The possibility of achieving room temperature superconductivity took a tiny step forward with a recent discovery by a team of Penn State physicists and materials scientists.
The surprising discovery involved layering a two-dimensional material called molybdenum sulfide with another material called molybdenum carbide. Molybdenum carbide is a known superconductor -- electrons can flow through the material without any resistance. Even the best of metals, such as silver or copper, lose energy through heat. This loss makes long-distance transmission of electricity more costly.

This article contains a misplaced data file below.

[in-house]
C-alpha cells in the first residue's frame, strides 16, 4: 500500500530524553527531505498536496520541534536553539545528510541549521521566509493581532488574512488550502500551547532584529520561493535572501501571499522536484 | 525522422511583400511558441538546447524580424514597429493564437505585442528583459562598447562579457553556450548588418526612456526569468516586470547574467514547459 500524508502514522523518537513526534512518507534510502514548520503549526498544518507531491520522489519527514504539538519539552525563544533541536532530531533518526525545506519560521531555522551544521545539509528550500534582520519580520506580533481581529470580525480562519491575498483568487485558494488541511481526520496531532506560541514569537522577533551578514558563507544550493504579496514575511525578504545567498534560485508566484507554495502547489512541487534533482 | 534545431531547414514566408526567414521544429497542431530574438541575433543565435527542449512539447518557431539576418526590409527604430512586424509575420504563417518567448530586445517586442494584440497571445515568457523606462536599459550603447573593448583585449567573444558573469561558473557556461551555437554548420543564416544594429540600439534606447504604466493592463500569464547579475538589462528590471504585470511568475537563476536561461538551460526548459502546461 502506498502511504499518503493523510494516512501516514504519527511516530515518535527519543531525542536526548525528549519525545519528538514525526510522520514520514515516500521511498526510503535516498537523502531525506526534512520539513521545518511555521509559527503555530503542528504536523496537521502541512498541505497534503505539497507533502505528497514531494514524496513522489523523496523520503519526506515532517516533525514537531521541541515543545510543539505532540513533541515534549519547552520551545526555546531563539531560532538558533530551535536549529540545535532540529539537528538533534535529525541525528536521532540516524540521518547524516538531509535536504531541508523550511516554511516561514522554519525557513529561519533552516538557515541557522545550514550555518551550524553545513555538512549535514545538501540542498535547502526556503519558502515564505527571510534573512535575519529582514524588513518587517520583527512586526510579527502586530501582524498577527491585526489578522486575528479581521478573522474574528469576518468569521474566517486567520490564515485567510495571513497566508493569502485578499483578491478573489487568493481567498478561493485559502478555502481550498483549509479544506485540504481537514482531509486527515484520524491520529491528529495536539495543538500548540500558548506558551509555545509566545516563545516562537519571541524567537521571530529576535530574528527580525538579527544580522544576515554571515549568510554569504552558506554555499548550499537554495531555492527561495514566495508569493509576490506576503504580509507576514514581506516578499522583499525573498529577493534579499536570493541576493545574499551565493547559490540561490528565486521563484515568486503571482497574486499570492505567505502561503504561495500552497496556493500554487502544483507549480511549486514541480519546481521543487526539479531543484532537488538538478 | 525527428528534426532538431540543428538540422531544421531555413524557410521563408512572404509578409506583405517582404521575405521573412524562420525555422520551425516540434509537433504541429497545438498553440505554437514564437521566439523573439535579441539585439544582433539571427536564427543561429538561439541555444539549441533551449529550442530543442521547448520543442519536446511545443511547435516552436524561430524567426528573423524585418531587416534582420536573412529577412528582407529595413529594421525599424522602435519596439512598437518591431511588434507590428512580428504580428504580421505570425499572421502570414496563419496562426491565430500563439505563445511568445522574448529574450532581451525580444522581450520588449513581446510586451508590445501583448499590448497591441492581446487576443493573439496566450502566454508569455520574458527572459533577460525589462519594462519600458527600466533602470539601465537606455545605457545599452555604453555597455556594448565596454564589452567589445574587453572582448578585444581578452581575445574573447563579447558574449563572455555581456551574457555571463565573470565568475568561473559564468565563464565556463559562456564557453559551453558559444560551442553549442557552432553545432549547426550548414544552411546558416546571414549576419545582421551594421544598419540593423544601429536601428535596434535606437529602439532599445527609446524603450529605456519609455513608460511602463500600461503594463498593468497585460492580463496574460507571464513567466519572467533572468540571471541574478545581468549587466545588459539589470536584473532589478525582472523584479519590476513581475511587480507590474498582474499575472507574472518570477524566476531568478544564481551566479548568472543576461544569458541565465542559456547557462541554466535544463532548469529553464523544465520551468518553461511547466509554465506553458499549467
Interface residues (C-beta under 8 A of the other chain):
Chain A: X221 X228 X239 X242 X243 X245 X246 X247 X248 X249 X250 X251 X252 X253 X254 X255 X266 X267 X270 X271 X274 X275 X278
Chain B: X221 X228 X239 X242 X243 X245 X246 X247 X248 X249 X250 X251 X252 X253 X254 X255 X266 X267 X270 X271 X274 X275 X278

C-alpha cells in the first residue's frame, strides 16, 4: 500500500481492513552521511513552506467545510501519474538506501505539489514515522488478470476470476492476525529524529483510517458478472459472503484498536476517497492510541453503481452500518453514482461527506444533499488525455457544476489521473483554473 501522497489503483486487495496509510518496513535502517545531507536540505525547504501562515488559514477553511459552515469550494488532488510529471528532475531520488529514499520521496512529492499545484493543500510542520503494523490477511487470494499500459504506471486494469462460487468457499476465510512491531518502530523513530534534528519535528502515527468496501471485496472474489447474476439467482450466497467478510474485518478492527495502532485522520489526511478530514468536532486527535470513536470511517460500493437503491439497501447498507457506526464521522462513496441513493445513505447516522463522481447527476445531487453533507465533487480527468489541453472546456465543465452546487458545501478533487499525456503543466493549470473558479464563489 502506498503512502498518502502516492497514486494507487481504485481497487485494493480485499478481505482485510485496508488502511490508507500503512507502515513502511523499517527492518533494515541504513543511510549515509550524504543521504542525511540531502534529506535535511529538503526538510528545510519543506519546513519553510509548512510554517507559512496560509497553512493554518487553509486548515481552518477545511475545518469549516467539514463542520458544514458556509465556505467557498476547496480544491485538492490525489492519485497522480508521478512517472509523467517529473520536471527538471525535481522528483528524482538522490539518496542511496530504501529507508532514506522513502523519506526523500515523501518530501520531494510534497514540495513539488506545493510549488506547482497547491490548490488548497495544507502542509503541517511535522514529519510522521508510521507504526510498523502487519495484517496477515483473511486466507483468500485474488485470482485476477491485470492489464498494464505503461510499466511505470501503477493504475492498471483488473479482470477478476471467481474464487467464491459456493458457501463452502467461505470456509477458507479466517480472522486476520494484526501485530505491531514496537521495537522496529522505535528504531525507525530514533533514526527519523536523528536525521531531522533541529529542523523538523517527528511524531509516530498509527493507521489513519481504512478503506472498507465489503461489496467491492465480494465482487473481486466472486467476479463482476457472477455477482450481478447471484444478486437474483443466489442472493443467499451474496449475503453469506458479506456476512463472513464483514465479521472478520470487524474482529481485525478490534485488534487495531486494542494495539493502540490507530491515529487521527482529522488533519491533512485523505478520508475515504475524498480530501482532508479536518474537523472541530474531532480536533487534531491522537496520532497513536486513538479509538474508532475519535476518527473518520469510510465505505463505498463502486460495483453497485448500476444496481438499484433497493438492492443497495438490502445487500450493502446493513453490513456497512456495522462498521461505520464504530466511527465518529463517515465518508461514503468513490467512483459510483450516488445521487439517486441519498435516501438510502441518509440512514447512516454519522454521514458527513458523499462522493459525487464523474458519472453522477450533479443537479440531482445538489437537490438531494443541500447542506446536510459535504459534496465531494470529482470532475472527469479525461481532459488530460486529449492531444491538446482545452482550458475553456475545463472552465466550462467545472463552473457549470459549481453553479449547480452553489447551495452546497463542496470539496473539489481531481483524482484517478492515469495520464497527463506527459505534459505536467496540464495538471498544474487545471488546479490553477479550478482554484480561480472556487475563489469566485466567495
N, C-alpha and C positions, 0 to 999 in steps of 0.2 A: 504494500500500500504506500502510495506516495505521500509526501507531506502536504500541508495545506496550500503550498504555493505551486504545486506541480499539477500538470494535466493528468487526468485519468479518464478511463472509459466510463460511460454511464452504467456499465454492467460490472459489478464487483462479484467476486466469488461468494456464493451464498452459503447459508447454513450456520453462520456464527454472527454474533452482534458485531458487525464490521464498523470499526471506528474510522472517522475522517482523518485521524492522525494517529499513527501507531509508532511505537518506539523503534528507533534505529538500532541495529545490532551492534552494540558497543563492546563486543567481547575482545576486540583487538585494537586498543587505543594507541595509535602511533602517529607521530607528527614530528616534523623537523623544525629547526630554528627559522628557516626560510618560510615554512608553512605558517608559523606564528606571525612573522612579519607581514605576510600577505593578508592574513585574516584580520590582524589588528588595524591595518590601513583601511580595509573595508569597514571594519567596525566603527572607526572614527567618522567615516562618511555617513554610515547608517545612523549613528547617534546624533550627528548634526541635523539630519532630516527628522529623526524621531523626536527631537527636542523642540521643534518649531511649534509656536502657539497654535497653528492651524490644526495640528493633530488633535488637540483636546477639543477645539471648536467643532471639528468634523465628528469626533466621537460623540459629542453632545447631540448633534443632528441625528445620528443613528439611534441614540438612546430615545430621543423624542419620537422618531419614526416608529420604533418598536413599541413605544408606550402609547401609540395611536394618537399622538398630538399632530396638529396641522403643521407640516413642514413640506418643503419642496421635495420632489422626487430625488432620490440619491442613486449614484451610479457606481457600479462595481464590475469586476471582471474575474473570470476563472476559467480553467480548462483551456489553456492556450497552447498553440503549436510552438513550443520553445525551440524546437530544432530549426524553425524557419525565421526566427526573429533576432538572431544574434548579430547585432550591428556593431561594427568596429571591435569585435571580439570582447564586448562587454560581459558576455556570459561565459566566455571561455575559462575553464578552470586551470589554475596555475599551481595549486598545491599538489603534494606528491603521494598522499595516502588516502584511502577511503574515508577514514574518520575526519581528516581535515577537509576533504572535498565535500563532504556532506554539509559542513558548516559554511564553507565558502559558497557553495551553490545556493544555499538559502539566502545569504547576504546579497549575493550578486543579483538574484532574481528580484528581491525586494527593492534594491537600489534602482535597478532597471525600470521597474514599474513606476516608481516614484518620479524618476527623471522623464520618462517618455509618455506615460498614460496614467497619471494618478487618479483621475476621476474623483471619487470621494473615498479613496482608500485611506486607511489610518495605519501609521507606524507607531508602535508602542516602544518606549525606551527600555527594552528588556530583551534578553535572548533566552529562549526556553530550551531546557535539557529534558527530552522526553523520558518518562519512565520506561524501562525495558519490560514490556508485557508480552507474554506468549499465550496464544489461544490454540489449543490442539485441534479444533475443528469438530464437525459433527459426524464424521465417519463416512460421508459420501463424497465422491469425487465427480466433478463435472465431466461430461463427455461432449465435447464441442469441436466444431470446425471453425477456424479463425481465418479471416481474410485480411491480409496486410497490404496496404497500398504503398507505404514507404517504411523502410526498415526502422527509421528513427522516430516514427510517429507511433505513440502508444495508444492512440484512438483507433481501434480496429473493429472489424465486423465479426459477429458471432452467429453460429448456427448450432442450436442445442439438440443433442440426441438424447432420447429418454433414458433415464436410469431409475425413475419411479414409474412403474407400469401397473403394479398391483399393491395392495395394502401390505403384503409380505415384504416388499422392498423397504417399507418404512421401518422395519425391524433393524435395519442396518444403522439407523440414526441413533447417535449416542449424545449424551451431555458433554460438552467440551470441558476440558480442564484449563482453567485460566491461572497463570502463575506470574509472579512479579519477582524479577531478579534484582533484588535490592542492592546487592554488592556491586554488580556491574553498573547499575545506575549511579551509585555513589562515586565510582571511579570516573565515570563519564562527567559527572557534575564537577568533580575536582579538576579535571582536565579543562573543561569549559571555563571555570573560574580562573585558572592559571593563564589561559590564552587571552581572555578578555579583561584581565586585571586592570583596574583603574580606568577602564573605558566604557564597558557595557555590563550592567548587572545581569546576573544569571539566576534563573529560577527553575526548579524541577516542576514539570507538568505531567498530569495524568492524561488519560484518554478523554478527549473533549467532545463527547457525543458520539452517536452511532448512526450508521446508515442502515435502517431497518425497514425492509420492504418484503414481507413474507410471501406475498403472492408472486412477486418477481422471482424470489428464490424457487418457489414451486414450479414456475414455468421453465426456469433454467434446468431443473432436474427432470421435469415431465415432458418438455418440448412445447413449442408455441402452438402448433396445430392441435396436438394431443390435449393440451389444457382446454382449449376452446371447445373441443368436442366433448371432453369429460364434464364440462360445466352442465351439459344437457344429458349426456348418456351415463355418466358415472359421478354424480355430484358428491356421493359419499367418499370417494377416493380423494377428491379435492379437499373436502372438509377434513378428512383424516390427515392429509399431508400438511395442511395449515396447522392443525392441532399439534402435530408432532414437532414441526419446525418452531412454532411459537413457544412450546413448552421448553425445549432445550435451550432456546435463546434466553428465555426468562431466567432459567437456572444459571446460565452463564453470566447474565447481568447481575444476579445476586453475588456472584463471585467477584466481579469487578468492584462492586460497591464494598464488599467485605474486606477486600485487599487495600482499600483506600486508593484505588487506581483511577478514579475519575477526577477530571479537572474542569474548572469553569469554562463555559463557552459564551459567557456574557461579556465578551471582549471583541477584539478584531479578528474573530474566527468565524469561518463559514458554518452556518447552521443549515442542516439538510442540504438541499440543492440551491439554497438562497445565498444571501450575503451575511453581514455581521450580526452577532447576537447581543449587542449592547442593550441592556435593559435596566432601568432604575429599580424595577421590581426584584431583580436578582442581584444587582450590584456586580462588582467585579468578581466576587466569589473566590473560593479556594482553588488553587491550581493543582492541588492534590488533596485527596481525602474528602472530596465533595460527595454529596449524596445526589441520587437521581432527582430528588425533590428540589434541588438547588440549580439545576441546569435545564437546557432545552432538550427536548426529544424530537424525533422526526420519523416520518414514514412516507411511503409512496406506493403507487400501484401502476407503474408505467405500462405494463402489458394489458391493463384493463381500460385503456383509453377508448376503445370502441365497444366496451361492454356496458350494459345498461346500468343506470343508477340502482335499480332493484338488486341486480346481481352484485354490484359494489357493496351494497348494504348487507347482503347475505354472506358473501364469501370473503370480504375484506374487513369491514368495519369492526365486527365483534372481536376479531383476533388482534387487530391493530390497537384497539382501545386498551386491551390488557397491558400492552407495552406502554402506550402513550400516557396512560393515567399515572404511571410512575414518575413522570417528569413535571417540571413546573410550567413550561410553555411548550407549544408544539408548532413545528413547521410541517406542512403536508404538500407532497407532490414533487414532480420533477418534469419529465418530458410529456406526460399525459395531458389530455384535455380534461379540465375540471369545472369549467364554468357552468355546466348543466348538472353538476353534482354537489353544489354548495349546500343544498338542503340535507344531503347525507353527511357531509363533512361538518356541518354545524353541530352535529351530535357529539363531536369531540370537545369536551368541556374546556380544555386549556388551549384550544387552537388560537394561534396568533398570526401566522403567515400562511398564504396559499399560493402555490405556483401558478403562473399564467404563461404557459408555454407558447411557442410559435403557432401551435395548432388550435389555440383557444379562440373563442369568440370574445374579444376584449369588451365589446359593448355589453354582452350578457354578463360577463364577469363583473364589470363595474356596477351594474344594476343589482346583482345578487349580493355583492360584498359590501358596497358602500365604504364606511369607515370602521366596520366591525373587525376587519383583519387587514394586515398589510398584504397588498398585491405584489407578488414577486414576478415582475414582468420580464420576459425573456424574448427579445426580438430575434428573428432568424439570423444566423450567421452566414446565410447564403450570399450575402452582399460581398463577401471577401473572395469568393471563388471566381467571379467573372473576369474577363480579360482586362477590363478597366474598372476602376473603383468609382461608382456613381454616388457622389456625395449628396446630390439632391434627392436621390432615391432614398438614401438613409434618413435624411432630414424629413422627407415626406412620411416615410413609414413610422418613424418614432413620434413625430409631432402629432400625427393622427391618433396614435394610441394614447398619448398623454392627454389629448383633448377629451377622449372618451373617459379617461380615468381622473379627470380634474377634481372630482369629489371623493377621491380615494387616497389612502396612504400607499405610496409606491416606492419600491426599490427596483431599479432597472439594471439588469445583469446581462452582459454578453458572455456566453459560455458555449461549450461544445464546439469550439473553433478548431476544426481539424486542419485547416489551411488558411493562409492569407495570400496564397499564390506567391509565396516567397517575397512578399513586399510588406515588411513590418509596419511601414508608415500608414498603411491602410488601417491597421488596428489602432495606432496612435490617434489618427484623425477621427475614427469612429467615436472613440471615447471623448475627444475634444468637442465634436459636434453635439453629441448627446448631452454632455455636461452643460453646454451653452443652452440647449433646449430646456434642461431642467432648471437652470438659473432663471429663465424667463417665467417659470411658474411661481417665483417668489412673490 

"Superconductivity occurs at very low temperatures, close to absolute zero or 0 Kelvin," said Mauricio Terrones, corresponding author on a paper in Proceedings of the National Academy of Sciences published this week. "The alpha phase of Moly carbide is superconducting at 4 Kelvin."To read more, click here.